by Steve Miller | October 19, 2015 9:26 am
The 25,000 members of the California State University faculty union will cast ballots in a strike-authorization vote beginning Monday. It is the fourth time the union and university have battled over wages in eight years.
The union seeks a 5 percent raise across the board for its members, which include teachers, librarians and counselors.
The university system is offering a 2 percent increase and says it has already boosted faculty pay by $65.5 million over the past two years.
The system’s senior faculty members were paid an average of $96,000 per academic year as of April, according to the last figures available from Cal State.
While the issue is money, lobbying records show a divide on several other issues, most recently the use of contract employees.
Senate Bill 669 introduced earlier this year by Sen. Richard Pan, D-Sacramento, aimed at refining the parameters of contract hiring. The university opposed the measure while the union backed it and spent money lobbying for it, records show.
The legislation would have placed stricter oversight on the use of contracted employees, which is already part of the collective bargaining agreement between the union and the university.
The agreement allows contracting as long as it does not displace union members or require them to move to another campus that would require relocation, among other conditions.
The agreement also requires the university system to consider union employees for any contracting chores, provided the employees have the required skills.
The bill was scrapped, but a similar measure restricting the University of California system, Senate Bill 376, was supported in testimony by Pat Gantt, president of California State University Employees Union.
That bill passed but was vetoed by Gov. Brown.
Both bills are similar to a measure introduced last session seeking to do the same thing. That bill failed in committee.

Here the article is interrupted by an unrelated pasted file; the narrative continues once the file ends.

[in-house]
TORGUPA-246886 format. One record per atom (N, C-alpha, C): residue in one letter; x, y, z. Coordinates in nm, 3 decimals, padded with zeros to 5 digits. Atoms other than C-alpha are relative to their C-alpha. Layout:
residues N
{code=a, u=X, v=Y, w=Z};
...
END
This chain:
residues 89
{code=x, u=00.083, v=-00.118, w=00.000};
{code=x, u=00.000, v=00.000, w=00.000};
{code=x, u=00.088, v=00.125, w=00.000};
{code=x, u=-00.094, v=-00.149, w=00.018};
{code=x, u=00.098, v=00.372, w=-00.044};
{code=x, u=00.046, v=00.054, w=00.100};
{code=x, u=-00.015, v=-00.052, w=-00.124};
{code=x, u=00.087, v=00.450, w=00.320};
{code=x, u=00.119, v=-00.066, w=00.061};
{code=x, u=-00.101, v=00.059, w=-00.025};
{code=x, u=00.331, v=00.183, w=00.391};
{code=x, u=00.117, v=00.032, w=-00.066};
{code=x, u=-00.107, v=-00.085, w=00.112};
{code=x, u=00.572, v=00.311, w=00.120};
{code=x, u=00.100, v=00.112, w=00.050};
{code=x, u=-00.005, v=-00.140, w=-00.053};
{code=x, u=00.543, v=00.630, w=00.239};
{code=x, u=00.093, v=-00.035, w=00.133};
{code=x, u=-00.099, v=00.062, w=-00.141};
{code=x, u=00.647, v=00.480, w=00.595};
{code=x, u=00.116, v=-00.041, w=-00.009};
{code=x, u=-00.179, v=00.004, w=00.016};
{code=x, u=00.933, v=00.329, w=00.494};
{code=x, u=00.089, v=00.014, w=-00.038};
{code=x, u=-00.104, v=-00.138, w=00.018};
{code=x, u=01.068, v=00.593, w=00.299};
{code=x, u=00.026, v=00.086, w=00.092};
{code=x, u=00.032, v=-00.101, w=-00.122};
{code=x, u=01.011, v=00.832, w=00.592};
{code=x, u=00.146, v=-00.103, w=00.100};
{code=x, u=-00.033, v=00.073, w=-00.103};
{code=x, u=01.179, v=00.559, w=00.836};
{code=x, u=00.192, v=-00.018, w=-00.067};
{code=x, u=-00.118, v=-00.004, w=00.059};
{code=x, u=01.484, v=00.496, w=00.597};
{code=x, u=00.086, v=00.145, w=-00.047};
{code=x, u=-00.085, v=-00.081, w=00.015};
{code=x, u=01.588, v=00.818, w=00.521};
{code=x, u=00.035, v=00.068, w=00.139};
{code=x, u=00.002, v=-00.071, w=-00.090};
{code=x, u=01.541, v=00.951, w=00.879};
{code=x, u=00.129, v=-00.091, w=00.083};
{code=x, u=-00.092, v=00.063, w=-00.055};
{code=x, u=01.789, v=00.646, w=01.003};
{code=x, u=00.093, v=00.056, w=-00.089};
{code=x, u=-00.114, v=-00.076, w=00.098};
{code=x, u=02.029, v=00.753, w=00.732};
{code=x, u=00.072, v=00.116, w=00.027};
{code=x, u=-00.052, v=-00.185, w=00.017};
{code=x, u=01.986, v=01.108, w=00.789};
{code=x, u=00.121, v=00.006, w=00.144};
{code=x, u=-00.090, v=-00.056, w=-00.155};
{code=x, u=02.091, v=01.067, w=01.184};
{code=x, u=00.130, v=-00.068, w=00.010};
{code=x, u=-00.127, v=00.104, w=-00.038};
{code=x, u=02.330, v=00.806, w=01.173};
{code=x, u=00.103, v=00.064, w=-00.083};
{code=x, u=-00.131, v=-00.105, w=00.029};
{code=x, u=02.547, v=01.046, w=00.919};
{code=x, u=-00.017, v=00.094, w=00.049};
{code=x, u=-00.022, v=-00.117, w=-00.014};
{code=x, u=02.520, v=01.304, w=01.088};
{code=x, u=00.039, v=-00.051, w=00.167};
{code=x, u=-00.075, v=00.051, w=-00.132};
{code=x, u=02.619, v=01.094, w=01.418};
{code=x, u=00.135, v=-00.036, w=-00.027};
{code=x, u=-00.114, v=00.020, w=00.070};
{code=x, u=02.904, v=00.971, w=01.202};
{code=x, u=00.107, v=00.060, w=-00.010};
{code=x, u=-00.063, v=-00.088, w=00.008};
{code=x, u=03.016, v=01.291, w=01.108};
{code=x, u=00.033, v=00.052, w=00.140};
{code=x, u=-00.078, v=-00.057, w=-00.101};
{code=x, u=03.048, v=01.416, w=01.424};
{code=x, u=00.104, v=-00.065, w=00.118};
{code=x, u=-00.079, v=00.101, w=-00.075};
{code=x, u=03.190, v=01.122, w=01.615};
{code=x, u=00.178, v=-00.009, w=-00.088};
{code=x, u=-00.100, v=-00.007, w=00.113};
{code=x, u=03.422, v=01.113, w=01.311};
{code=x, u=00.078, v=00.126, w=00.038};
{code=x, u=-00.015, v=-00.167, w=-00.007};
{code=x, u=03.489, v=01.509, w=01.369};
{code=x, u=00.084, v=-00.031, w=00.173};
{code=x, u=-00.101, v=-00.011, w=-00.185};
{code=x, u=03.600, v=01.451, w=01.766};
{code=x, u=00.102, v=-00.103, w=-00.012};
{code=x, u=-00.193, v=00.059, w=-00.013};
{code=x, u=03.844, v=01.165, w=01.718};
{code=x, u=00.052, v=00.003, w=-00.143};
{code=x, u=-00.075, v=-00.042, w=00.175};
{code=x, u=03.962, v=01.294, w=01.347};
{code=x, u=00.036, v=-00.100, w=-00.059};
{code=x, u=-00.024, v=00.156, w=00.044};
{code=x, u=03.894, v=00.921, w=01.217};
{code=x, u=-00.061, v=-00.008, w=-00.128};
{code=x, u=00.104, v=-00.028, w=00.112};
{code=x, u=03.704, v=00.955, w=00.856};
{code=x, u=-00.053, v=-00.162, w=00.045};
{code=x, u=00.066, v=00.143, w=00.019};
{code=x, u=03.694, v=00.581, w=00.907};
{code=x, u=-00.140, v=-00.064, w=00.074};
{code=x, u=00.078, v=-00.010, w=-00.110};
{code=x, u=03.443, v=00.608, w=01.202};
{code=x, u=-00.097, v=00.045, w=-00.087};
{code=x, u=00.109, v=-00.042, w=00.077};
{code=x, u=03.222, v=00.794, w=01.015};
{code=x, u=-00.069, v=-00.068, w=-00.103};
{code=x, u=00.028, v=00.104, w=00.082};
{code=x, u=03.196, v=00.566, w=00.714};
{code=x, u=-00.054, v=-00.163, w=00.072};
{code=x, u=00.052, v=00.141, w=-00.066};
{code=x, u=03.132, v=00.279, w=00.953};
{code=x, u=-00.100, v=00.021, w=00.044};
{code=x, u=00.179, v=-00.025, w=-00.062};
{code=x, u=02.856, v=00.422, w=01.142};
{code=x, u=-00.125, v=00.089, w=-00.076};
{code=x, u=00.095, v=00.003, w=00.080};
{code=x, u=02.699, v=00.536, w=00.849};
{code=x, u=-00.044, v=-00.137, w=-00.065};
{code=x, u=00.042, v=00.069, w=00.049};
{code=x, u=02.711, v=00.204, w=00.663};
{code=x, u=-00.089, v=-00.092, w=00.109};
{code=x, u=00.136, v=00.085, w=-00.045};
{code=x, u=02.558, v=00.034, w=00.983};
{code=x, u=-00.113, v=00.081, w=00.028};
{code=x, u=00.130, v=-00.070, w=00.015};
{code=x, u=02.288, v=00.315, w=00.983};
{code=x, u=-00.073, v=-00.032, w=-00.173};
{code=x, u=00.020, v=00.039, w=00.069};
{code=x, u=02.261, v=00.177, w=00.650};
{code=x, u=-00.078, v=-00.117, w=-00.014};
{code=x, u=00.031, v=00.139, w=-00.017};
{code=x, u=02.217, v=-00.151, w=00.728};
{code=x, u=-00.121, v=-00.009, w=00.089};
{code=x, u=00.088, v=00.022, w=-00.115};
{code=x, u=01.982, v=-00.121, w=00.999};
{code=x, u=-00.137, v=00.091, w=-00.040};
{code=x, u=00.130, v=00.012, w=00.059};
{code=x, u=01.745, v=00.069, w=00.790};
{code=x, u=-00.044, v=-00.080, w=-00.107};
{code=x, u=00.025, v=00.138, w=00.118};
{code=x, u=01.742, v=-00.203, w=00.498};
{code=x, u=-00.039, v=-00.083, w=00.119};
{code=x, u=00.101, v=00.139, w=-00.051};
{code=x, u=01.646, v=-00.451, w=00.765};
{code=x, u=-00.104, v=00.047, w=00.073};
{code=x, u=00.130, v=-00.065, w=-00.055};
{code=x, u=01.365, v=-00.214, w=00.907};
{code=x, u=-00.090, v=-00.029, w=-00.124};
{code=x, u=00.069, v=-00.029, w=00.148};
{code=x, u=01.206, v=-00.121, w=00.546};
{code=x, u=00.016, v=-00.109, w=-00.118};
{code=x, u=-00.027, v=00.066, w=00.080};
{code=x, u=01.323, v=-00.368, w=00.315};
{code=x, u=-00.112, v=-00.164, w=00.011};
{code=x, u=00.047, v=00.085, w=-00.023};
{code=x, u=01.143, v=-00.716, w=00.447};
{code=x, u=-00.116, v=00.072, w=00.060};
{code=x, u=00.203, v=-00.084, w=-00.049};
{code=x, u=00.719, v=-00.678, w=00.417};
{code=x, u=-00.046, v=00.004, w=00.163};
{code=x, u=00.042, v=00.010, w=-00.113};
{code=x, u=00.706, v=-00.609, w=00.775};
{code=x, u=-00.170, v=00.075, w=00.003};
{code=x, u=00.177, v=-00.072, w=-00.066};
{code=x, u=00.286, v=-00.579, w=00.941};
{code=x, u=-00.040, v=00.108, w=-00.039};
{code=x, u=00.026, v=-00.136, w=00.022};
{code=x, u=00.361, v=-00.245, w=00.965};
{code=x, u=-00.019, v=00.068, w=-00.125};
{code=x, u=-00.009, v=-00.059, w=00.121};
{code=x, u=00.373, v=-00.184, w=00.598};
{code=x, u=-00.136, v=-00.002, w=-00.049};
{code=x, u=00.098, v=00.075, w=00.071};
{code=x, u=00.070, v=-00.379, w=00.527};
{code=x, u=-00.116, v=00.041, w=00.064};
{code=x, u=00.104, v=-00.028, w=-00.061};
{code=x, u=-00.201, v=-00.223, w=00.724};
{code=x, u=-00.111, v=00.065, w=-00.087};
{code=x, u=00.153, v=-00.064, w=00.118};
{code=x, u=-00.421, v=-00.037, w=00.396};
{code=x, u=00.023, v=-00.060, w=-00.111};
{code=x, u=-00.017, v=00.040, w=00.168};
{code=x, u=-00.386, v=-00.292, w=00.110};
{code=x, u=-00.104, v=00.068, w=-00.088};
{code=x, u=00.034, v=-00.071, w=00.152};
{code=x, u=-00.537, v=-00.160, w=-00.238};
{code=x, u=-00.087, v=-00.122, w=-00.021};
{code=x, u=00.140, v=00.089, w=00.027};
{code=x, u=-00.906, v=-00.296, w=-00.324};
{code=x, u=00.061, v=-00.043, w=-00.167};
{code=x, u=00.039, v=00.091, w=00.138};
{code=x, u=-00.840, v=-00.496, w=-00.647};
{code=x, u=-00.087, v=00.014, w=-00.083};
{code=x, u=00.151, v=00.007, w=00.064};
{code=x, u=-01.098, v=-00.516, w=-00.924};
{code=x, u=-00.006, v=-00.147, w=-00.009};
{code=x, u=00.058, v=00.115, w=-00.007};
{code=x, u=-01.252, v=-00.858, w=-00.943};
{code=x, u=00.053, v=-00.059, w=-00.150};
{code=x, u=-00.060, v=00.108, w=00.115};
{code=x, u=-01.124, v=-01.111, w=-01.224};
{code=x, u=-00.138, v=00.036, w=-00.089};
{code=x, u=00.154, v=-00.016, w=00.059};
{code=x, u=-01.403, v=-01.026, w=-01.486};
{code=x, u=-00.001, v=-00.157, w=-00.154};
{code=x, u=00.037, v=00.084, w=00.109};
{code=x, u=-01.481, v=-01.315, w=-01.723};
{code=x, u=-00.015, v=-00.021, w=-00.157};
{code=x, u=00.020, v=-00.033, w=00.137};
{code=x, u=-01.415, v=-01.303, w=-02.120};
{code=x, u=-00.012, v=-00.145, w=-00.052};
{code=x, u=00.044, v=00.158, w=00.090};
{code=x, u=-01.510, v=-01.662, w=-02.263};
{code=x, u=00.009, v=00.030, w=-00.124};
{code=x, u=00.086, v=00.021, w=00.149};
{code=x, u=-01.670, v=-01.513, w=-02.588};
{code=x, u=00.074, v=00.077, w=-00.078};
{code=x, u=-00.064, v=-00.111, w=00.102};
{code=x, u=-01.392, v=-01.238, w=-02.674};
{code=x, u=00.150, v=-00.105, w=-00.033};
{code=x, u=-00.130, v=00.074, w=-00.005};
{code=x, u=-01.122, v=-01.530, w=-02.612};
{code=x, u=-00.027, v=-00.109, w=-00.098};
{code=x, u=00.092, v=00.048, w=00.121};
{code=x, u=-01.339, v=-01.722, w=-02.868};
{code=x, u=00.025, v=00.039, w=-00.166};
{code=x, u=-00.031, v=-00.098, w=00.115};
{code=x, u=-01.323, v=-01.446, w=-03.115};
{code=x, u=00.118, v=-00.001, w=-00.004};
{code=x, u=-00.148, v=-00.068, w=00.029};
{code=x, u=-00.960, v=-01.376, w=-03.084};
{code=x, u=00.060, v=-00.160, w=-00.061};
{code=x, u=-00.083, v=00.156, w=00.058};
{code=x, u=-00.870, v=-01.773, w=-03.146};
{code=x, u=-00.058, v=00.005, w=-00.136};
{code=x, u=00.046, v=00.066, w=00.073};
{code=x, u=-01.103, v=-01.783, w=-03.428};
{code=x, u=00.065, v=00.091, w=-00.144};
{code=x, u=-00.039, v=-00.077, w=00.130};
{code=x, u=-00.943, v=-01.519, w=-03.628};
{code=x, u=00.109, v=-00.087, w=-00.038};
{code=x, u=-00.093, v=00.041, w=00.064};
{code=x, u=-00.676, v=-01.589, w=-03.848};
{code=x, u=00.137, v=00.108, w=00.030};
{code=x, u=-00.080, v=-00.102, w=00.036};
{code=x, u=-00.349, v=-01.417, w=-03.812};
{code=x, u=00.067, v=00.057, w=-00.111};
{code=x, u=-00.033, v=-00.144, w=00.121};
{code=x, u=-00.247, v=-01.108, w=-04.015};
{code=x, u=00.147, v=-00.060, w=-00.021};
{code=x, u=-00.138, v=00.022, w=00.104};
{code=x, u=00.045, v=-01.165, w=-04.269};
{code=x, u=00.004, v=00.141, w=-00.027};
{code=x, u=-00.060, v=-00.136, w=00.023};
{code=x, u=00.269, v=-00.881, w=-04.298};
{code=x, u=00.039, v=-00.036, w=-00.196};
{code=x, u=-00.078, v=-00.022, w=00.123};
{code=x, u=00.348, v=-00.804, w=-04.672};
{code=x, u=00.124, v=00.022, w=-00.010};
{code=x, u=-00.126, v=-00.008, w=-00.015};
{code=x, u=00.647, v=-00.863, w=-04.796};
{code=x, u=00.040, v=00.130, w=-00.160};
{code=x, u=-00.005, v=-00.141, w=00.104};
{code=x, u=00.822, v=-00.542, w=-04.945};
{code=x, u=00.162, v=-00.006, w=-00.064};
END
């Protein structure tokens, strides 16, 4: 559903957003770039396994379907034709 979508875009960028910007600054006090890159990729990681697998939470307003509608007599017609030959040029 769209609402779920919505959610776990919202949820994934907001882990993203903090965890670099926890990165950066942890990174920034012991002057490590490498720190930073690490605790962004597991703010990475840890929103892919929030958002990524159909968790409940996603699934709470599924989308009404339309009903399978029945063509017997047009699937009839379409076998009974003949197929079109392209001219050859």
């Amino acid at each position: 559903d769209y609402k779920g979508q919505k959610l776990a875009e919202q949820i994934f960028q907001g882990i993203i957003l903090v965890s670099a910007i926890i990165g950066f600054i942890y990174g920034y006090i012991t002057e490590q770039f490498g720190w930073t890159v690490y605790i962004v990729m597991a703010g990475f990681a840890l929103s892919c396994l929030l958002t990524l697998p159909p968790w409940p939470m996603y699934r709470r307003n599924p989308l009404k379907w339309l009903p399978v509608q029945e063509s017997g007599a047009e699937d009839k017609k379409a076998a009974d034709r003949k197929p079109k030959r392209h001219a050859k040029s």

RELATED – How California State University beats the tuition hike freeze
Last year, the two parties clashed on several other measures. Among them was Assembly Bill 2721, which would have required the university system to add another member to the board of trustees.
The measure was crafted by the union and carried by Sen. Pan in hopes of putting someone on the board to exclusively represent union interests.
The measure sailed through both chambers, 78-0 in the House and 33-1 in the Senate.
Brown vetoed the legislation, though, writing, “Since the Board of Trustees was established in 1960, there have only been four additions to the Board. The last of these was the addition of the non-voting student member in 1999. I am not persuaded that increasing the membership of the Board beyond 25 is necessary.”
The union accused the university of “fear-mongering” regarding a measure that would have better defined extended education classes and how they applied to undergraduates.
It claimed the system was telling union members that the bill would result in layoffs. The union, which along with several other organized labor groups who backed the measure, advised its membership to ignore the threats.
The bill, carried by Assemblyman Adam C. Gray, D-Merced, died in committee.
Cal State’s administration and the union have both spent generously on lobbying over the past several years, often at odds.
California State this year has spent $92,000 on lobbying through June while the union has spent $83,760, records show.
Last year, the university spent $396,545 on lobby-related activities while the union spent $248,446.
The union’s political action committee spends heavily on the annual lobby days in April, bringing in members and running up bills for hotels and airfare. This year, the union spent $15,000 on promotional materials with a Massachusetts-based company.
The California State University system has increased student activity fees to offset a tuition freeze, making parking and health services more expensive.
The union insists that the average CSU salary for union members has increased 8 percent since 2004, rising from $46,362 to $50,179 in 2014, while the average pay for a campus president has risen 44 percent, from $218,871 in 2004 to $314,357 in 2014.
CSU contends the proposed 2 percent raise is fair. In a statement from earlier this month, it says “the 2 percent compensation increase costs $32.8 million. The 6.2 percent total salary increase the CFA is proposing costs $101.7 million. The CSU will continue to work to improve compensation for all employees but must balance all critical priorities that support student success.”
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